Even though City Councilmember Rob Johnson represents the 4th district, located north of the Ship Canal, he is passionate about maintaining housing affordability across all sections of the city. We recently sat down with him to discuss this issue.

Johnson recognizes the importance of protecting our most diverse and vulnerable neighborhoods, regardless of council district. He is committed to respecting the voices of all community members, always willing to listen to YCC partners and consider their ideas and concerns in shaping City policy and programs.

Johnson brings a combination of deep roots in Seattle and technical urban planning skills to his job. He is a fifth generation Seattleite, busy raising a sixth generation. His motivation for keeping Seattle an affordable place to live comes from his family ties. Among his 20 first cousins, those who chose relatively high-wage careers have been able to stay in Seattle; those who chose to be teachers or environmental activists have not.

He wants his children to be able to live in Seattle when they grow up regardless of career choice. “It isn’t easy,” he notes, “66 people are moving to Seattle every day. We are not building enough housing for all these new people, let alone building affordable housing for those who have already been displaced.”

This is why Mandatory Housing Affordability (MHA) is so important, he says. “It’s the brass ring for which Seattle has been reaching for decades: how to get both more market rate housing and affordable housing at the same time, not in competition with each other. MHA strikes that balance. It encourages the development of market rate housing while generating resources for affordable housing.”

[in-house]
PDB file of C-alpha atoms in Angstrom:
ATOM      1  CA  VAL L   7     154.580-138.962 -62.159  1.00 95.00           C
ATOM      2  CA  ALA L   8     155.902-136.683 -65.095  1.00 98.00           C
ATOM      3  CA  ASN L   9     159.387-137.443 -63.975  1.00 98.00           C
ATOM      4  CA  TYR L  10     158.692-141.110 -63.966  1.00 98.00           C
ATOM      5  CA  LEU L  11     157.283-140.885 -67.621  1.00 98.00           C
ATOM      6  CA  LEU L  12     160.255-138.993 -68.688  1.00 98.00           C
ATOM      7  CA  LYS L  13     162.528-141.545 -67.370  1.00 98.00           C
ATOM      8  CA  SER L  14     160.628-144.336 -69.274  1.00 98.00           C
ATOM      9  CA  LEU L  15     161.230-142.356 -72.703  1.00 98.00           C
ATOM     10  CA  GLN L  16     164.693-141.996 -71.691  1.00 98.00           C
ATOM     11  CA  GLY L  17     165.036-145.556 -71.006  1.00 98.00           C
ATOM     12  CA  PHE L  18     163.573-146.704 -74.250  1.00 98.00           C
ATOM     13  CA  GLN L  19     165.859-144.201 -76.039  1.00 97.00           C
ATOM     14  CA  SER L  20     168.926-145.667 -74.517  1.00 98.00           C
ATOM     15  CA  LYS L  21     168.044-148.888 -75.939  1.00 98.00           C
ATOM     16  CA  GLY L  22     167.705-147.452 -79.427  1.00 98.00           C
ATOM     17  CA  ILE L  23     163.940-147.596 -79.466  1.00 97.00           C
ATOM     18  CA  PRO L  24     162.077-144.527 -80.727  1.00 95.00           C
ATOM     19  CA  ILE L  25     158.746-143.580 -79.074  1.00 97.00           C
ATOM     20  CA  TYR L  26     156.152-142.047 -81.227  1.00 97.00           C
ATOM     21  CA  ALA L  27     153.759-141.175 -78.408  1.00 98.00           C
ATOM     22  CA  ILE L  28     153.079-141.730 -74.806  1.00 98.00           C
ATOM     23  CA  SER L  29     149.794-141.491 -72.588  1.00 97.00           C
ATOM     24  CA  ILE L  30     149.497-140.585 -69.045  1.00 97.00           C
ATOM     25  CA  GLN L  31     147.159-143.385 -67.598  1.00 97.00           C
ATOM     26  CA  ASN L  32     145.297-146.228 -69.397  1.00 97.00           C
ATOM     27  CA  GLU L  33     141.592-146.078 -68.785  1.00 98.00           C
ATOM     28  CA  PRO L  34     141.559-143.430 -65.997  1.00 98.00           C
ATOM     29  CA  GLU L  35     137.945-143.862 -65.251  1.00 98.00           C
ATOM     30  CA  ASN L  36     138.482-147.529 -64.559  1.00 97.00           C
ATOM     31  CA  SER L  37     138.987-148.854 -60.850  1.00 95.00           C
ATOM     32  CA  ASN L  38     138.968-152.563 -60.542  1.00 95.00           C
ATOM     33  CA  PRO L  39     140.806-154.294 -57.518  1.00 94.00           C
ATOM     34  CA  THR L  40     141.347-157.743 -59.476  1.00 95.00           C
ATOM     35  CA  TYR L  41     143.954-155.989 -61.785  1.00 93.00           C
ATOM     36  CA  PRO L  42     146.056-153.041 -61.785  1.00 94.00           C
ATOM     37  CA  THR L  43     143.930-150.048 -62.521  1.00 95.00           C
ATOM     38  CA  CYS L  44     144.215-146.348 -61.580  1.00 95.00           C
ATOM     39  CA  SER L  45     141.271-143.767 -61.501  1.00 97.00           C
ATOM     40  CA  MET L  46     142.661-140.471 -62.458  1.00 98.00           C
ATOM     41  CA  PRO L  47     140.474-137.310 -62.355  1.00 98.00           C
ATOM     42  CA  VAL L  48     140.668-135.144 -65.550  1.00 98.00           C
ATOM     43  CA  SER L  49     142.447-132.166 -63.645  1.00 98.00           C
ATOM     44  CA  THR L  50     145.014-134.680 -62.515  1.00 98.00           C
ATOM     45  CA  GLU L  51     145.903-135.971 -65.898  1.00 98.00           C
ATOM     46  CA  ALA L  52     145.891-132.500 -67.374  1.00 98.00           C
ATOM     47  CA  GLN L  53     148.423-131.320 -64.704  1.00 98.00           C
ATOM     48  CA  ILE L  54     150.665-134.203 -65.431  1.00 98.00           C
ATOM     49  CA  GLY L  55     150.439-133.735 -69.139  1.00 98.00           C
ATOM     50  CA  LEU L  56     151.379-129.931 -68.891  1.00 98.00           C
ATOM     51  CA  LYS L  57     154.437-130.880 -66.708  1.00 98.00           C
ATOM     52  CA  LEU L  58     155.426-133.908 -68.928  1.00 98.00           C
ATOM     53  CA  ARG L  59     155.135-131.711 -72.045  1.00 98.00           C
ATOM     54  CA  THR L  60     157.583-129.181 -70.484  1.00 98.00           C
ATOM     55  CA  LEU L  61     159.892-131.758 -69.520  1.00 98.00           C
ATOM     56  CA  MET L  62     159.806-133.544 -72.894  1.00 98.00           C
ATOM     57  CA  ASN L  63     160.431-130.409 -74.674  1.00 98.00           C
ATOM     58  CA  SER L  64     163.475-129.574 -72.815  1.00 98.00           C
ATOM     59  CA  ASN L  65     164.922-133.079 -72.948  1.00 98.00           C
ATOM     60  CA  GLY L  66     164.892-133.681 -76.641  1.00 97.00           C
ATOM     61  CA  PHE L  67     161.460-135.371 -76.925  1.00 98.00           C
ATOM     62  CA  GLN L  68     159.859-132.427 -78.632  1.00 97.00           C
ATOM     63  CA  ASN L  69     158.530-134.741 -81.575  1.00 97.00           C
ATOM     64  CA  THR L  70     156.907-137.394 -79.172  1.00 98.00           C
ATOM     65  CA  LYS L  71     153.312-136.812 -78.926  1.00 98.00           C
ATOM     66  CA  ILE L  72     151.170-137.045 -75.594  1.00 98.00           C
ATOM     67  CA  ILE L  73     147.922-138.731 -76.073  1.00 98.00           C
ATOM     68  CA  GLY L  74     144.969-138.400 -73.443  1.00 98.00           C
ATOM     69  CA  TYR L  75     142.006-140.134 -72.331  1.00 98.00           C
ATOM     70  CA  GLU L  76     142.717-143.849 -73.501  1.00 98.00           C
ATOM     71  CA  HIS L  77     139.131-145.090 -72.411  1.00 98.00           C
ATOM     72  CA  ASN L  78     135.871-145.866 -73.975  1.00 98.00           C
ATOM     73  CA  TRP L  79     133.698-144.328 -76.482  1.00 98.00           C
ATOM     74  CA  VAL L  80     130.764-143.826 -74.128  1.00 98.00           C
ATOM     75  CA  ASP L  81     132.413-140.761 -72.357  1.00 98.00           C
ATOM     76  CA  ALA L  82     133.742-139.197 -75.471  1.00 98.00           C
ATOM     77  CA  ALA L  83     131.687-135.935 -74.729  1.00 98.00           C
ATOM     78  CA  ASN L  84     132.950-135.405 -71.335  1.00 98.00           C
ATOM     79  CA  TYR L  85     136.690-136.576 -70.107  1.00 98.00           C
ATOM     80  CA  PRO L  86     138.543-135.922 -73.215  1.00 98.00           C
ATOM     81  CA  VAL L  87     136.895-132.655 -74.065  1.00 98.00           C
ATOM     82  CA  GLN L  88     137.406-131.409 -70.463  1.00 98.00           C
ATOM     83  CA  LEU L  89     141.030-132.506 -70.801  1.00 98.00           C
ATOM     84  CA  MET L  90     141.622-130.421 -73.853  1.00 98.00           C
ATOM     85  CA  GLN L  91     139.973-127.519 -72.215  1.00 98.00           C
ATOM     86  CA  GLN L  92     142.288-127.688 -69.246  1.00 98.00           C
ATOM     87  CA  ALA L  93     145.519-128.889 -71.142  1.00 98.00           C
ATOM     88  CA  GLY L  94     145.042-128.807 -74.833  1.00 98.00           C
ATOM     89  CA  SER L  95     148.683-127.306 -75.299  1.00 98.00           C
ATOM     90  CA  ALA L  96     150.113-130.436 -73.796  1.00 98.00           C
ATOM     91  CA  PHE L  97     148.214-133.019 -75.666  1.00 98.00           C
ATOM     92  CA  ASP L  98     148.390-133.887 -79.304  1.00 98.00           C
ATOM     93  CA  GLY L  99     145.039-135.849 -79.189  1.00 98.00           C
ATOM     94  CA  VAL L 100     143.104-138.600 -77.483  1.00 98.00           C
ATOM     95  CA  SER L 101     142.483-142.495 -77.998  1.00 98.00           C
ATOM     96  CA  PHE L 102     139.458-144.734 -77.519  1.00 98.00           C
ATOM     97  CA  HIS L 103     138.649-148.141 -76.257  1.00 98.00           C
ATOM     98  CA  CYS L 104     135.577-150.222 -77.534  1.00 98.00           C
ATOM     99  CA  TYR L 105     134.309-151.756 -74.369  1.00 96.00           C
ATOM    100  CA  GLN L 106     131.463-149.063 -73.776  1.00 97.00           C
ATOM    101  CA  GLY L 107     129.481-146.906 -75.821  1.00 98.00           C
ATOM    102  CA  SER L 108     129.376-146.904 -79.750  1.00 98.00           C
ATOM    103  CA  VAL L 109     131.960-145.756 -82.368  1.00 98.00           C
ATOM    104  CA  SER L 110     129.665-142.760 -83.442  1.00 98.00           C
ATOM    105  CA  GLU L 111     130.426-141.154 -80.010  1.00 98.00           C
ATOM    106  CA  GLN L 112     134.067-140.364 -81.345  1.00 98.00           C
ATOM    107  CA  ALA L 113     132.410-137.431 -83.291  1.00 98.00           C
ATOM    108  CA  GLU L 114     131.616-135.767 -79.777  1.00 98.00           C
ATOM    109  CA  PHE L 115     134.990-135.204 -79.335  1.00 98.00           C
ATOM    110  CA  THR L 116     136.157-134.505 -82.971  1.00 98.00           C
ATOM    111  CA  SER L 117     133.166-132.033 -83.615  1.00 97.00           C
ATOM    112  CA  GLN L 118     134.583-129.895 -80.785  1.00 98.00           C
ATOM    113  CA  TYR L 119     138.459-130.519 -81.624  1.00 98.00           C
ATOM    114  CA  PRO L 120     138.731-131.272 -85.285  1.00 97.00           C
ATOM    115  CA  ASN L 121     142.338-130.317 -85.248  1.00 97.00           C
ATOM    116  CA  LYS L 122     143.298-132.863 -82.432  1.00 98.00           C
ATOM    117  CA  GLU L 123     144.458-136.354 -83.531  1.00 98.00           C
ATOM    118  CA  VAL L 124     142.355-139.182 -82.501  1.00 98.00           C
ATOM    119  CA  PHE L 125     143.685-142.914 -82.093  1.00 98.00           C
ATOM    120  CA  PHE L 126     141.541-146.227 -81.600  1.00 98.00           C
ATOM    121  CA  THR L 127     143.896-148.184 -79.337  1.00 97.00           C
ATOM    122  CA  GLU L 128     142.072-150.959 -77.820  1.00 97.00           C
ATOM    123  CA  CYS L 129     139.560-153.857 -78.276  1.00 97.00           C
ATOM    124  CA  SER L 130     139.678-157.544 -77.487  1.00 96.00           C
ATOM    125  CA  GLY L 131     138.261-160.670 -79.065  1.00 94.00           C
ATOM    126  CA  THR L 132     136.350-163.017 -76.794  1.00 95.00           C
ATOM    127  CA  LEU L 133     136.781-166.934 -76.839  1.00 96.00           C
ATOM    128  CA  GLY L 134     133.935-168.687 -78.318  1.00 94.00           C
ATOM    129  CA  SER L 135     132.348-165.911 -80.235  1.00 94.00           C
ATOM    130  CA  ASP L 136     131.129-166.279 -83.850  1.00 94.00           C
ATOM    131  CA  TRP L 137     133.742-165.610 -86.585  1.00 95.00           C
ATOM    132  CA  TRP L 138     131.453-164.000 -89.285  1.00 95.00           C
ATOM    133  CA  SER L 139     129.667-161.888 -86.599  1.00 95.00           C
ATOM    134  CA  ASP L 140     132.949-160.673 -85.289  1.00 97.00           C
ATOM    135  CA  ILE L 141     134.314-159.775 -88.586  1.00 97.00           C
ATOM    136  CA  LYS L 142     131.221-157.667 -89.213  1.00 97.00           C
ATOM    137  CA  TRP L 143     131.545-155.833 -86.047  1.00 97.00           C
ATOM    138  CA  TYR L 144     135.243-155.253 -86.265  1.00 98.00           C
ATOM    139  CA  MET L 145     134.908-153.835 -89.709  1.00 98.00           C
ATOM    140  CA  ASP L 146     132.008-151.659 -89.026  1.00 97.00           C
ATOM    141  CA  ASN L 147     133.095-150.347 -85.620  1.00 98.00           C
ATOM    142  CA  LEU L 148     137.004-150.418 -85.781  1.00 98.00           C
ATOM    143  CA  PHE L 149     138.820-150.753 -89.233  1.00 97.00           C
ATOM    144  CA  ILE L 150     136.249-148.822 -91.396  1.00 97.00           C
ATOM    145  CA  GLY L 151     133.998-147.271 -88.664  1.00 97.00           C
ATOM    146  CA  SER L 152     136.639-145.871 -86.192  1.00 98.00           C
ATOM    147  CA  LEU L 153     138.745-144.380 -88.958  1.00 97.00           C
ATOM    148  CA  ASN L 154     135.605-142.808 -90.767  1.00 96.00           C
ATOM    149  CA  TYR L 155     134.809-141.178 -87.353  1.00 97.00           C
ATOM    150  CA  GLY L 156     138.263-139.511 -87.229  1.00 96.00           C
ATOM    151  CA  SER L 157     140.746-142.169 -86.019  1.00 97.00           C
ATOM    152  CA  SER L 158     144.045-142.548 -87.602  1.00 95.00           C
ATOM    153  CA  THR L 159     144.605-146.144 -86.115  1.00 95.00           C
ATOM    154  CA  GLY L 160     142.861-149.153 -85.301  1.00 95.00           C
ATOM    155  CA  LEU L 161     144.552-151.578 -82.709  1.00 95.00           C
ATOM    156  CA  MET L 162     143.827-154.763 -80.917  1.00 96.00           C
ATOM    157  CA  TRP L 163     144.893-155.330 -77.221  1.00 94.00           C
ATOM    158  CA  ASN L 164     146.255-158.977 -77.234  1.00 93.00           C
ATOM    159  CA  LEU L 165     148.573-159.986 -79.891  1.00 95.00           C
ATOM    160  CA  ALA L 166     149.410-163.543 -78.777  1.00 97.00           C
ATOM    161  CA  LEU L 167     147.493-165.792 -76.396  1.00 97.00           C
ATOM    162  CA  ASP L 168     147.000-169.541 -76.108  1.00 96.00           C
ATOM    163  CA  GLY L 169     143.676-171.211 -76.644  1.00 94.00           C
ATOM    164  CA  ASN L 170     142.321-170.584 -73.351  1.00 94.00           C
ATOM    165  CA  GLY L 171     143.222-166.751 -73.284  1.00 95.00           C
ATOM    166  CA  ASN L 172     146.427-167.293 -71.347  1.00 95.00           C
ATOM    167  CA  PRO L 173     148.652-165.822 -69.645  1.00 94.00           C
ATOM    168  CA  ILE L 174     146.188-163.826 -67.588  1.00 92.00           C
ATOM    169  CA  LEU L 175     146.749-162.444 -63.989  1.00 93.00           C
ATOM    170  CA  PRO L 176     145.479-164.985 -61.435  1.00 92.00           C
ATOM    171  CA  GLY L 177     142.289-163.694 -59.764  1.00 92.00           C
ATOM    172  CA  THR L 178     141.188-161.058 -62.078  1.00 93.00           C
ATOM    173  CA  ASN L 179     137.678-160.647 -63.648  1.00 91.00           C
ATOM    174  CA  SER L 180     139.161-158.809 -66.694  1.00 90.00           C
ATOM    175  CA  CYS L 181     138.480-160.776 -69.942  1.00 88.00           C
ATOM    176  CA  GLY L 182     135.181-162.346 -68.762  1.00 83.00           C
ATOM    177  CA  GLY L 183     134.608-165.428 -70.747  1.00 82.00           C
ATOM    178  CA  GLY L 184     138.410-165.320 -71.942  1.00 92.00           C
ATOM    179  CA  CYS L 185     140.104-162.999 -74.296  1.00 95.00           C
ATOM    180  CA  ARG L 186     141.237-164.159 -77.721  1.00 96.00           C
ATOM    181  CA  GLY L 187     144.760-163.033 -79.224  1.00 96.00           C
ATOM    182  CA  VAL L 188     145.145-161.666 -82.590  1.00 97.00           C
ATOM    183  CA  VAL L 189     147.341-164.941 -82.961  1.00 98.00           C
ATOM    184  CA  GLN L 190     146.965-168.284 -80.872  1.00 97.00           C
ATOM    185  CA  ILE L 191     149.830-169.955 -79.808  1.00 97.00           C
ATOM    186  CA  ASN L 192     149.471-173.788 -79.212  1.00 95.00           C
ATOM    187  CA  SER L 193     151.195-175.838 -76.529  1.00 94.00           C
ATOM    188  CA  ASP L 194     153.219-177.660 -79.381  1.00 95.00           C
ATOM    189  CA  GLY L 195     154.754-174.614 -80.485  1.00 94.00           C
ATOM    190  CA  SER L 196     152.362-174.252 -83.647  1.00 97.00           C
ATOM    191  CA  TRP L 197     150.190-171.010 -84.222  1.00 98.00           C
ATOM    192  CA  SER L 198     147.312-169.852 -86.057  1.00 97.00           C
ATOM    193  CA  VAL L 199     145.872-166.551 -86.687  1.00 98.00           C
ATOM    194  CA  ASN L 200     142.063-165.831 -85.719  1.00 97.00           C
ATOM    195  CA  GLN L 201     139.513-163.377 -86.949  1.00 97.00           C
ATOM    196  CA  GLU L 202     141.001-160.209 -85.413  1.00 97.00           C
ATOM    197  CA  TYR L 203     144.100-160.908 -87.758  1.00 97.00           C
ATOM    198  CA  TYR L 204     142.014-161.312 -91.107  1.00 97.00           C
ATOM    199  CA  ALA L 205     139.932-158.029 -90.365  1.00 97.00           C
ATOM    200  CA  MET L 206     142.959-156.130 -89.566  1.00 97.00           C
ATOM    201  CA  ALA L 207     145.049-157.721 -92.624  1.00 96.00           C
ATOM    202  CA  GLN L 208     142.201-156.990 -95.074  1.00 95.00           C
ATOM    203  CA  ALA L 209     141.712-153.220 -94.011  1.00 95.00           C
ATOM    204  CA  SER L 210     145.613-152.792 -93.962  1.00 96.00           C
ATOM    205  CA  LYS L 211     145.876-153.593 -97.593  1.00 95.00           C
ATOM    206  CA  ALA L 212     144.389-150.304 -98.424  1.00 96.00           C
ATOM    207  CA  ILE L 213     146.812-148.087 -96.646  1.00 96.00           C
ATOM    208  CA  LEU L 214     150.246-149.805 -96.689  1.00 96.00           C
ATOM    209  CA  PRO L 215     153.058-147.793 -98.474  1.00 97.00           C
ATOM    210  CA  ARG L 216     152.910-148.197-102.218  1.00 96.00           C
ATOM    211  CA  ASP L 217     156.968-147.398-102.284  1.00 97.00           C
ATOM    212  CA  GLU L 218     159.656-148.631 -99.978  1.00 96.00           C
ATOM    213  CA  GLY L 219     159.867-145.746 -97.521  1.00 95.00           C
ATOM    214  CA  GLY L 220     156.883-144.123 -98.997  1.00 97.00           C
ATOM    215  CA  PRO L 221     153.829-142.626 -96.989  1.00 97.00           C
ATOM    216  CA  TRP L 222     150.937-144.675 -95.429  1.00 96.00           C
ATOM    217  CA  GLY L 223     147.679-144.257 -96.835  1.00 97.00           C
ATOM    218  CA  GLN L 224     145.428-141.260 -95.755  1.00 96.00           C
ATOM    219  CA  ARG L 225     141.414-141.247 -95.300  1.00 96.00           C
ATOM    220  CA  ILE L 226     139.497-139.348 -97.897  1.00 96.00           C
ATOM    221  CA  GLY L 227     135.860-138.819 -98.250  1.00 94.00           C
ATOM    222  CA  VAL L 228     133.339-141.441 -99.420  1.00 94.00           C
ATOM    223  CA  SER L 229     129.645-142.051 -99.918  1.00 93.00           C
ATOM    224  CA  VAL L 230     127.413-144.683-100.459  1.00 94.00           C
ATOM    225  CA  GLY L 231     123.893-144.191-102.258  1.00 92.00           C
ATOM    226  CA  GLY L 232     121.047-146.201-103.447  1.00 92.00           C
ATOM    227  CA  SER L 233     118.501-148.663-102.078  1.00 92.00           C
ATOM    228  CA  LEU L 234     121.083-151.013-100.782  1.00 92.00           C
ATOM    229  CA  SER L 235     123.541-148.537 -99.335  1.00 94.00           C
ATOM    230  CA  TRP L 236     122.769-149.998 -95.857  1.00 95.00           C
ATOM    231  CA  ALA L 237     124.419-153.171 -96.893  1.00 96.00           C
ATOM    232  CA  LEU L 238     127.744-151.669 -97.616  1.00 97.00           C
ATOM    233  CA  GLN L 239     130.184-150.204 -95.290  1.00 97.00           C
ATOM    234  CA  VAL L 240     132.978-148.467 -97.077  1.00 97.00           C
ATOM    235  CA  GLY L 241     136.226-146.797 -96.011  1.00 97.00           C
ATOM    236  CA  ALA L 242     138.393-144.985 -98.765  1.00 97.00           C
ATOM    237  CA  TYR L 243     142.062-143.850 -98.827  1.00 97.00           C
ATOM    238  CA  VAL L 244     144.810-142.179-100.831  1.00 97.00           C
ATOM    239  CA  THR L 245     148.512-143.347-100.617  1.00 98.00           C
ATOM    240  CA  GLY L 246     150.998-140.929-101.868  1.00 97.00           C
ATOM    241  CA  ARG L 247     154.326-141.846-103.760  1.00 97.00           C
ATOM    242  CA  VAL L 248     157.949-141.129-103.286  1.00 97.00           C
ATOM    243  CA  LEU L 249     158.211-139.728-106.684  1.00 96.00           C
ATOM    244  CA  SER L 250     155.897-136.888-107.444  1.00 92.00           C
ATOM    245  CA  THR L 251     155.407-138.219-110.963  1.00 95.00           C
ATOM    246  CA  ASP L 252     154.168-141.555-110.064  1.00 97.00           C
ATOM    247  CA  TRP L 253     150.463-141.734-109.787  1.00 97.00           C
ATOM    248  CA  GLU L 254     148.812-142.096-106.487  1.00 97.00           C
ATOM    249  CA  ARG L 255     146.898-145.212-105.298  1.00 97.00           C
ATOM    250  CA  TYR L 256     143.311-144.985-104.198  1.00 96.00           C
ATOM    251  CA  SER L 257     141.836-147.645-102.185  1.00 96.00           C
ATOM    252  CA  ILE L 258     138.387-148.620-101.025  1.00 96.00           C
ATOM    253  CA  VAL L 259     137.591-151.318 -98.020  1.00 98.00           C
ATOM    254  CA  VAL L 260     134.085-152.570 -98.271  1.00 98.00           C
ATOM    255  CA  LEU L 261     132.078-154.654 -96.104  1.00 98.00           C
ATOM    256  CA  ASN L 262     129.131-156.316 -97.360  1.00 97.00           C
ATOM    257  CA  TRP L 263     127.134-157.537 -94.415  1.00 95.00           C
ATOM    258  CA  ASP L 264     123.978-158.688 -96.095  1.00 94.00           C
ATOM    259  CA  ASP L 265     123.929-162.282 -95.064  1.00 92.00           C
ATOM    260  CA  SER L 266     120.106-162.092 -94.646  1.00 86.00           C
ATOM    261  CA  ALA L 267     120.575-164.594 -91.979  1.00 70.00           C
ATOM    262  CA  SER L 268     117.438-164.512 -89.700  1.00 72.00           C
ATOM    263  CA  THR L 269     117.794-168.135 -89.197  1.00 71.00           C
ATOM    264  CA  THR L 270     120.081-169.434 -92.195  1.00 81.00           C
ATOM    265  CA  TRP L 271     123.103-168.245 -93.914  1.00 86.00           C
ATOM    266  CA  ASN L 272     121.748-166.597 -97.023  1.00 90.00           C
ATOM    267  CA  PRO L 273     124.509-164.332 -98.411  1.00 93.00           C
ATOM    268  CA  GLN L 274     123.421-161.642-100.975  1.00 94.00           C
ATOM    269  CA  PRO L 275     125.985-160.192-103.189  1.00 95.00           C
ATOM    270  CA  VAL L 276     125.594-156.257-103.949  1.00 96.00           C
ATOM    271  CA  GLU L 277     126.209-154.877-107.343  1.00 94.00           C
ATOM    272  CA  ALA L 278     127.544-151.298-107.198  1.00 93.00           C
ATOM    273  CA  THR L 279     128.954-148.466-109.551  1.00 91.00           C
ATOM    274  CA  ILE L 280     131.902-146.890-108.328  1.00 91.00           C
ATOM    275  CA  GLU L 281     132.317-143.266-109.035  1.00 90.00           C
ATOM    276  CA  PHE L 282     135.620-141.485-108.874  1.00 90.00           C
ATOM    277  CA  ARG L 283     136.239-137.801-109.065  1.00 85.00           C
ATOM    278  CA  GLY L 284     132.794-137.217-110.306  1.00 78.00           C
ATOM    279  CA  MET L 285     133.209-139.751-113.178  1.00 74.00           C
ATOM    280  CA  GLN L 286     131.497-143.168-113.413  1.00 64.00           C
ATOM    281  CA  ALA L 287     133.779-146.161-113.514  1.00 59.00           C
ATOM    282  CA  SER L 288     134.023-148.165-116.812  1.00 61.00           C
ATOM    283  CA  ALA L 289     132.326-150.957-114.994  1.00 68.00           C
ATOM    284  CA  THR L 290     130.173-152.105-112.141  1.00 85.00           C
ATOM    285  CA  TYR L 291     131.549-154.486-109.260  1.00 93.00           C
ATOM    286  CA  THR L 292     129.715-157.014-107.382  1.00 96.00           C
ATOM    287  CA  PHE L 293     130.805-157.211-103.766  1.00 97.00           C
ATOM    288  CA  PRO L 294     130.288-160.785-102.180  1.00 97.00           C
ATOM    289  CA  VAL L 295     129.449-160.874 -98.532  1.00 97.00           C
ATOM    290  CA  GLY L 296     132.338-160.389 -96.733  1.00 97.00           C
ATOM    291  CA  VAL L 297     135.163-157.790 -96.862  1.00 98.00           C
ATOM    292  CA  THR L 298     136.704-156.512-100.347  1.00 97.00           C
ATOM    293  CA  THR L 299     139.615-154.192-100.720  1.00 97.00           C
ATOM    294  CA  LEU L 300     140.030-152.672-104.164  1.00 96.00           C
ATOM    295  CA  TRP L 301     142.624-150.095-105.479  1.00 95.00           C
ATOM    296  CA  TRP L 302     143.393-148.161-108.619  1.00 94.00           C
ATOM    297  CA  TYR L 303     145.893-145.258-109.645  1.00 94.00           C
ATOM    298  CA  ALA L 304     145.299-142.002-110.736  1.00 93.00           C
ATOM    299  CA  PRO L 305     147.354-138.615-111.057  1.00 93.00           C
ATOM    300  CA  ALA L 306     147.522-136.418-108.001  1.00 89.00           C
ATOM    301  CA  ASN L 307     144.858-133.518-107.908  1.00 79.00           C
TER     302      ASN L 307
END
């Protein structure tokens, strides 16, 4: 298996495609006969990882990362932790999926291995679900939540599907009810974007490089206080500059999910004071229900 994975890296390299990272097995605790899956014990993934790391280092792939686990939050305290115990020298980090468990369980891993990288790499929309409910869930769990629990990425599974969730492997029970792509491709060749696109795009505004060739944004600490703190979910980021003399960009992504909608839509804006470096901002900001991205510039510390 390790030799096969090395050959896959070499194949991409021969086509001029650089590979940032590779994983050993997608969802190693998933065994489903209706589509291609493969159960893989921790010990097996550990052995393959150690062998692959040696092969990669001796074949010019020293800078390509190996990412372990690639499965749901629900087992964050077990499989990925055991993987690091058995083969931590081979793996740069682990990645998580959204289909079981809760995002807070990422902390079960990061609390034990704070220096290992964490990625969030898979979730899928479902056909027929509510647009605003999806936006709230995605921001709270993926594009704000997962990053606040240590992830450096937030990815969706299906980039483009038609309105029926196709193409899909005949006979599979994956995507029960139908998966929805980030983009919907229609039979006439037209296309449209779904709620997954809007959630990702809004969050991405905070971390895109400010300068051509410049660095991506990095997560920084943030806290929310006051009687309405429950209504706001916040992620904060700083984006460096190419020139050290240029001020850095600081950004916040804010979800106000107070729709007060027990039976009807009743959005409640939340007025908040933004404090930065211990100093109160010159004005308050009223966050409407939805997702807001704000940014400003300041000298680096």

As new housing is built under MHA, he will make sure that the City tracks how well the program’s performance component is working to produce new affordable units quickly in neighborhoods throughout the city.

Johnson recognizes that MHA by itself is not enough. In each neighborhood where MHA rezones are being considered, Johnson makes a point of understanding neighborhood concerns and responding with companion legislation to articulate how the City will address them. For the Central Area and Chinatown-International District, this has meant a focus on reuse of publicly-owned land and other approaches to give each community a long-term ownership stake and cultural anchor as a counter to displacement.

He appreciates working with YCC and partners to understand community priorities and come up with creative and innovative approaches. He welcomes the way YCC has brought diverse voices to the table in an intentionally collaborative way, both at public meetings and in work sessions between the public meetings where diverse voices are often missing.

Johnson encourages YCC and partners to stay engaged with the citywide MHA rezones in the coming year to keep diverse voices involved and a focus on anti-displacement. “Great ideas get generated when YCC is at the table;” he says, “the outcomes are much better when YCC and partners are engaged. Finding ways to have YCC at the table with us [the Council] to find creative solutions is going to be critical.”

Johnson also anticipates another round of neighborhood-specific design-focused workshops and welcomes YCC partners’ participation. Overall, he is optimistic that Seattle can get ahead of displacement by employing all the available tools—MHA, effective use of public land, good urban planning, and continued engagement with diverse communities.